How to protect crypto holdings on a Mac with plausible deniability

We all know that if you’re going to manage your own private keys, the best solution is a hardware wallet. But sometimes we may want to hold coins which are too new or too immature to have been integrated into hardware wallets, and in those occasions we need a secure way of storing those funds on our local computer.

For those using Mac OS X, this article describes a fantastic approach, that integrates the powerful concept of plausible deniability.

Introducing Espionage

Espionage is an application for Mac OS X that lives in the menu bar, and when clicked, presents the user with a simple window asking for a password:

When you enter a correct password, the window unlocks to display a list of folders that the user has added for control by Espionage:

From this list, let’s navigate to the “Confidential” folder in the Finder, and look at its contents prior to unlocking it in this Espionage list:

We see a single file called “my_innocous_file.png”, but this folder could just as well contain anything we wanted an attacker to see, if they hacked our computer, or otherwise coerced us into revealing its contents.

Now, having opened our password protected list in Espionage, let’s click to unlock the “Confidential” folder in Espionage:

And once unlocked, let’s return to the Finder and see what few find inside now:

We find completely different contents!

What’s happening behind the scenes is the following:

When we drag a folder into an Espionage list for management, the app creates an encrypted disk image, and moves the original contents of the folder into the disk image, after which it empties the original folder. You’re then free to put any innocuous contents into the folder you like.

Then, anytime you unlock that folder in Espionage, it will mount the encrypted disk image at that point in Finder, replacing the folder’s innocuous contents with the protected contents in the encrypted disk image.

Later, when you then re-lock the folder in Espionage, the disk image is closed, and the original innocuous contents are returned.

This means that for someone poking around your folders in the Finder, they’ll find innocuous contents, without any indication that you maintain a shadow version of the same folder, locked away behind a password-protected list in Espionage!

Plausible deniability

Espionage goes even further, by providing for plausible deniability. How does that work? Espionage is not only capable of maintaining a singe list of folders, behind a single password. Rather, it’s capable of maintaining any number of folder lists, behind any number of passwords!

This means that even if someone knows you have Espionage running on your Mac, there’s no way for them to know how many lists of folders you are actually managing. You can even manage two lists of identical folders, such that if you were coerced to open a list in Espionage, you could open an innocuous list, without the attacker knowing you have another copy of the same list behind a different password.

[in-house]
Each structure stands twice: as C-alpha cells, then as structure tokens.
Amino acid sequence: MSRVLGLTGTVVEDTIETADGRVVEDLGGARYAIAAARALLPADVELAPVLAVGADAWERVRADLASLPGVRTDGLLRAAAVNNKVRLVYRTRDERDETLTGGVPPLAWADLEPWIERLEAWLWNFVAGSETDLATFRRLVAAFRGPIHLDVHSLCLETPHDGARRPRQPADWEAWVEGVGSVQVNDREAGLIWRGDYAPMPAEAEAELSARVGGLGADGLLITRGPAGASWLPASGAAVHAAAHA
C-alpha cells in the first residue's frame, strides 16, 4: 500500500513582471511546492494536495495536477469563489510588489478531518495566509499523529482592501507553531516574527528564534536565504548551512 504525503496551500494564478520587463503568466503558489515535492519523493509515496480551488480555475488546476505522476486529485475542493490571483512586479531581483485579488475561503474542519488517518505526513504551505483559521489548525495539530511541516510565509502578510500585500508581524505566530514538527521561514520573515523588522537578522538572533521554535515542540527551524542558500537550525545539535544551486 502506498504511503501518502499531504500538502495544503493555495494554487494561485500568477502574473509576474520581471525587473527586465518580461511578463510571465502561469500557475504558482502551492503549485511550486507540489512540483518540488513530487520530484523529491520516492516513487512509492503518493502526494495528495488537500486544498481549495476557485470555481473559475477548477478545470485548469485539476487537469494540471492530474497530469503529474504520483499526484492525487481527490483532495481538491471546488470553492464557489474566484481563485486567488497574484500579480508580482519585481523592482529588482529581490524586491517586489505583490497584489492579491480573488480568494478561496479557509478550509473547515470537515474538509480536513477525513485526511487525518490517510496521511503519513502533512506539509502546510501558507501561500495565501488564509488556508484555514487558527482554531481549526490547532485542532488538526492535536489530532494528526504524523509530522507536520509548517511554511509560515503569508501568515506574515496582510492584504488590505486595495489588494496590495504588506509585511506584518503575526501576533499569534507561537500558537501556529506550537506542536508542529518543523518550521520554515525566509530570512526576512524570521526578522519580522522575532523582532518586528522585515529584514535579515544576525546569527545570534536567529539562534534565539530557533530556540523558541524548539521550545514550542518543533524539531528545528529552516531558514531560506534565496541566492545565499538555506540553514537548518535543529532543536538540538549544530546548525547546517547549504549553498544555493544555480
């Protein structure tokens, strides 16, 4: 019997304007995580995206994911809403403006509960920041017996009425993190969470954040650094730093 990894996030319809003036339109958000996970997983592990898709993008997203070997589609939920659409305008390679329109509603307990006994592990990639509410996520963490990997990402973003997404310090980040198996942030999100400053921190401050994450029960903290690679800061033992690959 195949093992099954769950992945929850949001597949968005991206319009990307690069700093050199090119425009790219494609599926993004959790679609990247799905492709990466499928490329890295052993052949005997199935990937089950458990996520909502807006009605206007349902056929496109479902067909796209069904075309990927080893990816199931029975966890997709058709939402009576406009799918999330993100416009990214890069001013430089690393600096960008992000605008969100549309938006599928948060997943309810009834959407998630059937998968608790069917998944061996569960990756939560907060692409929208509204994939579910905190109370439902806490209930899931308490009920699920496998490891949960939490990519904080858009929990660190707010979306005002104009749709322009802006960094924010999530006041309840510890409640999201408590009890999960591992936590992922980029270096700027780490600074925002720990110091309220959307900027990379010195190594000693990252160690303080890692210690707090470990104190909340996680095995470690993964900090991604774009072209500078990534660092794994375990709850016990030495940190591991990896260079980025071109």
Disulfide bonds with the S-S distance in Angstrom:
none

This is known as plausible deniability.

(And if you’ve cleverly asked the question, “But what if the attacker searches for the number of disk images on my computer?”, Espionage helps with this as well, by creating, on first launch, a large number of empty disk images, such that this search wouldn’t reveal the number of folders you’re actually protecting.)

Using Espionage to protect crypto holdings

Let’s now put Espionage to work to protect our crypto holdings. Most wallet apps store their data in the “Application Support” folder within your local “Library” folder. For example, the Ravencoin wallet stores its data here:

~/Library/Application Support/Raven

As you’re probably already thinking, you can create a protected list in Espionage that contains the application data folders for all your crypto wallets. I’ve created a test one here containing the data folders for my Ravencoin and Hexxcoin wallet data:

So if someone discovers that I’ve got the Ravencoin wallet on my computer, and coerced me to open it, they’d find an empty wallet:

And if I wanted to make things look more realistic, I could maintain a small around of RVN in this innocuous version of the wallet. Now, let’s unlock the Ravencoin folder in Espionage:

…and then re-open the Ravencoin app, to access our real data:

Conclusion

As you can see, an application like Espionage opens the door to a world of data protection possibilities, including everything from crypto data folders, to confidential documents folders, to more. I know someone who even keeps their entire email application data folder protected!

While our first line of defense will always be a hardware wallet, for those times when that’s simply not an option, Espionage provides us with the means to greatly increase the security of funds held directly on our Macs!


As you’ll have noticed from my previous articles, I’m transitioning from the world of traditional investing, to the world of crypto investing, and in the process am doing a lot of hands-on learning to make sure I understand the ins and outs of this space.

Through this blog, and for the benefit of new entrants to this space, I hope to write articles that simplify some of the complex topics that I’ve struggled with, including details that many others have glossed over or left out entirely.

I hope you’ve enjoyed this one about data security on a Mac, and if you have any questions or feedback, don’t hesitate to leave a comment below or email me through the contact form.

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